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How We’re Handling The Newtown Tragedy in Our House

Erin Zammett Ruddy

Writing my usual mom musings seems trivial right now and while I don’t have anything profound to say about the Newtown shootings, I did want to share this little story from last night, about Alex's first prayer...

I don’t have anything profound to say about the Newtown tragedy except that it hasn’t been off my mind for one minute since I first saw the breaking news alert flash across my homepage. Like many of you, I’ve been in a constant choked up state, the tears always ready to fall, which they do often. I’ve been watching the coverage, reading about the horrors, the heroism, all of it too unbelievably awful to comprehend. It’s literally been hard to breathe at some points. Nick and I were just discussing how if we feel this distraught and sad and we don’t live near the town or know a single soul who was personally affected, what must it be like for the people who do?

We had our annual Christmas party Saturday night (60 people at my house!) and though all day I felt weird about hosting such a thing in the wake of such a tragedy, it turned out to be just what everyone needed—to be with friends (almost all of us are parents) and to be thinking about something other than the unthinkable, if only for a little while. Like so many parents I’ve been kissing my kids more, telling them I love them more, staring at them more. And crying a lot. Every time Alex says something sweet (which is often these days), I feel worse. When I picked him up from my parents’ house yesterday morning he said, “Mom, I heard you looked very pretty last night. Will you try your dress on for me?” Nick and I looked at each other with tears welling. On the flipside, any time I get frustrated with the kids, I also cry out of guilt. And of course when Alex asked me to lie with him for a little while last night at bedtime, I said yes.

Nick had read him some books and was downstairs watching the president speak, waiting for our Chinese takeout to arrive. I had finished tucking in Nora and went into Al's room where we talked about Christmas and about Santa and went through our list of things we wanted to get everyone. Then I suggested we say a prayer, which felt strange coming out of my mouth. Despite the fact that Nick and I are both Catholic and grew up going to church every single Sunday, we do not have a very religious home right now. We’re still trying to figure out what it all means to us and how we want to raise our children. But I am a believer. And especially with Christmas here, we’ve been talking a lot more about church and baby Jesus (we have a Little People nativity set) and God. And last night, for the first time in a long time, felt like the right time to reach out to him. Maybe I was inspired by watching the Newtown memorial service and hearing the moving words of all the various religious leaders, maybe the Christmas spirit propelled me, maybe I just don’t know what else to do at this point, but I found myself teaching Alex how to pray. I told him a prayer is when we thank God for all the good things in our life and when we ask him to help others and take care of the people we love who are sad and sick. And to guide us through rough times. He said, “Mom, do you know that some people believe that God is invisible?” and then he asked me to say a prayer first, so I did:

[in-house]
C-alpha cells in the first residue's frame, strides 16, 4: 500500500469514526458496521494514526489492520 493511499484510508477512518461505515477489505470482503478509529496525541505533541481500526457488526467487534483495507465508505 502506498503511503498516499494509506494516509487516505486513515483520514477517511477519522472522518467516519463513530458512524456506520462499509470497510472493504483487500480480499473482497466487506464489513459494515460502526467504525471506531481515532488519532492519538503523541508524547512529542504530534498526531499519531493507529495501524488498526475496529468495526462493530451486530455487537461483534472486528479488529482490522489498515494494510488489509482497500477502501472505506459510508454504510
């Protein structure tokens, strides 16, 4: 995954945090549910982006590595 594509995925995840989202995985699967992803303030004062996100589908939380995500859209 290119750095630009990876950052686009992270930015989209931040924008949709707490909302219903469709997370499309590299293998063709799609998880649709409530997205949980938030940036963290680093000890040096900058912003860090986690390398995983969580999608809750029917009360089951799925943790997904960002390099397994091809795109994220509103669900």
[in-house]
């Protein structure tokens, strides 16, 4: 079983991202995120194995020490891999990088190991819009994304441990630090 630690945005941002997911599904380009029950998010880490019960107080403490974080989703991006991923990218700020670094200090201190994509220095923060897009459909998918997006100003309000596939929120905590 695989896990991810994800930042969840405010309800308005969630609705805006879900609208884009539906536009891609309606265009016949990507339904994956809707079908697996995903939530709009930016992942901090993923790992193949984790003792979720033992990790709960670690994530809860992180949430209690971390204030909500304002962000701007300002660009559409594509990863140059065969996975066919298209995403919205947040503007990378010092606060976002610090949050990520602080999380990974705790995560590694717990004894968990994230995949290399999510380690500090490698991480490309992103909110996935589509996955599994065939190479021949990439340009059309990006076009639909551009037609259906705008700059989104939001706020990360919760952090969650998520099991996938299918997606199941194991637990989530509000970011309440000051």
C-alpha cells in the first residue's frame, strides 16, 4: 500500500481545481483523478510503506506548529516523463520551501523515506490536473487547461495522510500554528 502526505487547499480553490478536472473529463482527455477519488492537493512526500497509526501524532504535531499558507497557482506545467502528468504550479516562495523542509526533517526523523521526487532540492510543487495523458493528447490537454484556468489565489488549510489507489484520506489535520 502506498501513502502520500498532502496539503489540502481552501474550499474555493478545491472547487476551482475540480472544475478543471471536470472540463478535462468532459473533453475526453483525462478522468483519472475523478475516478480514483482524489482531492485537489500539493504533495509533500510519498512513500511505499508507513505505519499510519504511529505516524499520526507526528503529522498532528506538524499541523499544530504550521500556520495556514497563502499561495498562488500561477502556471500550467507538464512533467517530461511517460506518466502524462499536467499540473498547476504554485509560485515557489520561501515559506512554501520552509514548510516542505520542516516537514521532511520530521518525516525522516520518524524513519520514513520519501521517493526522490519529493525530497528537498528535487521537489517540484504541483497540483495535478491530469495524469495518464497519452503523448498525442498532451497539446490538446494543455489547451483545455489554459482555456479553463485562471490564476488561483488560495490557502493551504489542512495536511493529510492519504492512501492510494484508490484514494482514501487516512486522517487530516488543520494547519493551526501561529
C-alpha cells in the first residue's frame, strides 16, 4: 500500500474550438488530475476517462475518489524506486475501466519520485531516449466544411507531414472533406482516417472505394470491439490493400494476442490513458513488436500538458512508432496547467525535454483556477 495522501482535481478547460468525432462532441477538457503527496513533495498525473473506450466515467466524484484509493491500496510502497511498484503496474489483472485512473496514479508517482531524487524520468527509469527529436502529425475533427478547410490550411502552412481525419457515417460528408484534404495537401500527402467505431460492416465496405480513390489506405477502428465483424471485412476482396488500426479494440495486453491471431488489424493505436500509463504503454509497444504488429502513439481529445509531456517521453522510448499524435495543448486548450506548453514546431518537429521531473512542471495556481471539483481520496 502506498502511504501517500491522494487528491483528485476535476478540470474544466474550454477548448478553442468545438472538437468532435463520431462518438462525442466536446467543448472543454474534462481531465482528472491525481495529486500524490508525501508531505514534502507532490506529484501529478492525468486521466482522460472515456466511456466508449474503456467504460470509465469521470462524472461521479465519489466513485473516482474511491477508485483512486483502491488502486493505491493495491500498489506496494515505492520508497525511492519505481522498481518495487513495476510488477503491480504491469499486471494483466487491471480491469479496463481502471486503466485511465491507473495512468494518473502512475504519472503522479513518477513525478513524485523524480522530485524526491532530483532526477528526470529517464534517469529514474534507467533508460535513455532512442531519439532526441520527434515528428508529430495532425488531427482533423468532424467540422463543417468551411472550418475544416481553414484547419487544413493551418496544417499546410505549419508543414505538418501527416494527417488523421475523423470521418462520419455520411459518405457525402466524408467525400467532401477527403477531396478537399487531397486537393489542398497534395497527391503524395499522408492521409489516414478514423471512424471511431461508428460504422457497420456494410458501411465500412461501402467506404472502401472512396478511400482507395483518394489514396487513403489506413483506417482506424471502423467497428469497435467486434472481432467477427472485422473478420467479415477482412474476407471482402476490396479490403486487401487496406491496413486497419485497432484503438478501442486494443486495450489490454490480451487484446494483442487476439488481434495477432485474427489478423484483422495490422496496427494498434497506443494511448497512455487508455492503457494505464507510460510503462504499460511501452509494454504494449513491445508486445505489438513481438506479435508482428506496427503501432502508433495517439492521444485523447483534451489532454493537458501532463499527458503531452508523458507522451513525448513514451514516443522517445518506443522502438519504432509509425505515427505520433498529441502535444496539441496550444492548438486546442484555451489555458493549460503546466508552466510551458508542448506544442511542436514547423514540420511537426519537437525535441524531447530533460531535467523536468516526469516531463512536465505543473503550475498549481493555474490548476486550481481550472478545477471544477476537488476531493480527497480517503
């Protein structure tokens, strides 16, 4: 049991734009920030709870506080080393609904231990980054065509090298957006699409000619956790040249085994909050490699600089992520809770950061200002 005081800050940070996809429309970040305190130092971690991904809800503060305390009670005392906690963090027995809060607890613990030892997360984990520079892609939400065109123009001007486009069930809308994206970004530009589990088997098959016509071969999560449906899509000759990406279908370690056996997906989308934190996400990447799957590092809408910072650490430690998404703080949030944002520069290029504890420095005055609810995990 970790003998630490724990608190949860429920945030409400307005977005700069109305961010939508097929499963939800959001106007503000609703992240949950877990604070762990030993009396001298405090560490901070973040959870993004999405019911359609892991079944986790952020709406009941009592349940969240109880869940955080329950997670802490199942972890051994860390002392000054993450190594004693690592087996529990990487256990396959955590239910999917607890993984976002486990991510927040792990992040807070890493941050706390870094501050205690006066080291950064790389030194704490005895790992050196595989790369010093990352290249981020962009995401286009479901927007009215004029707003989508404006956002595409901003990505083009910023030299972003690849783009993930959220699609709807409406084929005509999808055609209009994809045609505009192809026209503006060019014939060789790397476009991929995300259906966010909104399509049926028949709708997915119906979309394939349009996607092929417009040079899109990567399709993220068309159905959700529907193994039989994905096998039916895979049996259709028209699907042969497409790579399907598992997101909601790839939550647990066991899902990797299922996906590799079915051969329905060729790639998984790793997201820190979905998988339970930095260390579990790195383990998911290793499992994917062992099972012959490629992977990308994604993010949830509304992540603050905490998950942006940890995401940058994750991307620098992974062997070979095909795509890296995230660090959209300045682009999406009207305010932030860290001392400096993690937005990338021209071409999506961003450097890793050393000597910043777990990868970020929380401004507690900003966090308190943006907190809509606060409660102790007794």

Dear God,

Thank you for my family and for my wonderful friends and for my children and please keep my babies healthy and safe. Amen.”

“That was nice mom,” he said. Then he gave it a shot:

“Dear God, thank you for my family and thank you for this world and for all the kids in it and for keeping them healthy and for letting everyone live to be very old like 100 years old and for keeping our world clean and nice and thank you for Clorox bleach because that really makes everything clean and healthy, right mom? Except only moms and dads can touch it not kids. And thank you for the alphabet. Amen.”

Of course tears were streaming down my cheeks but I was also smiling. There really are no words. I have none, anyway. We haven’t told Alex anything about what went on and I am really hoping no one else does. But I don’t know if that’s realistic. This morning when I dropped him off at his kindergarten enrichment class, the teacher pulled me aside and asked if Alex knew anything about the shootings. Apparently a few of the kids do and so the teachers decided to just make ornaments and do festive activities all day instead of having circle time and optional comment when some of that stuff might come up. His teacher, who I adore, was visibly affected, as we all are. I wanted to give her a hug so badly but I knew it would unravel us both. And Alex was particularly clingy this morning, giving me tons of hugs and finally saying, “I just want to give you one more hug mom, OK? Because I love you so much it’s just so unbelievable.” I cried the whole way home.

I am thinking of all of you today, of all parents and our children, and of the teachers and administrators who work so hard to keep our children safe and make them feel loved. And I am thinking of everyone in Newtown and beyond who has been personally affected by this horror, especially those parents who are laying their babies to rest today. My heart continues to break for all of you. For all of us. 

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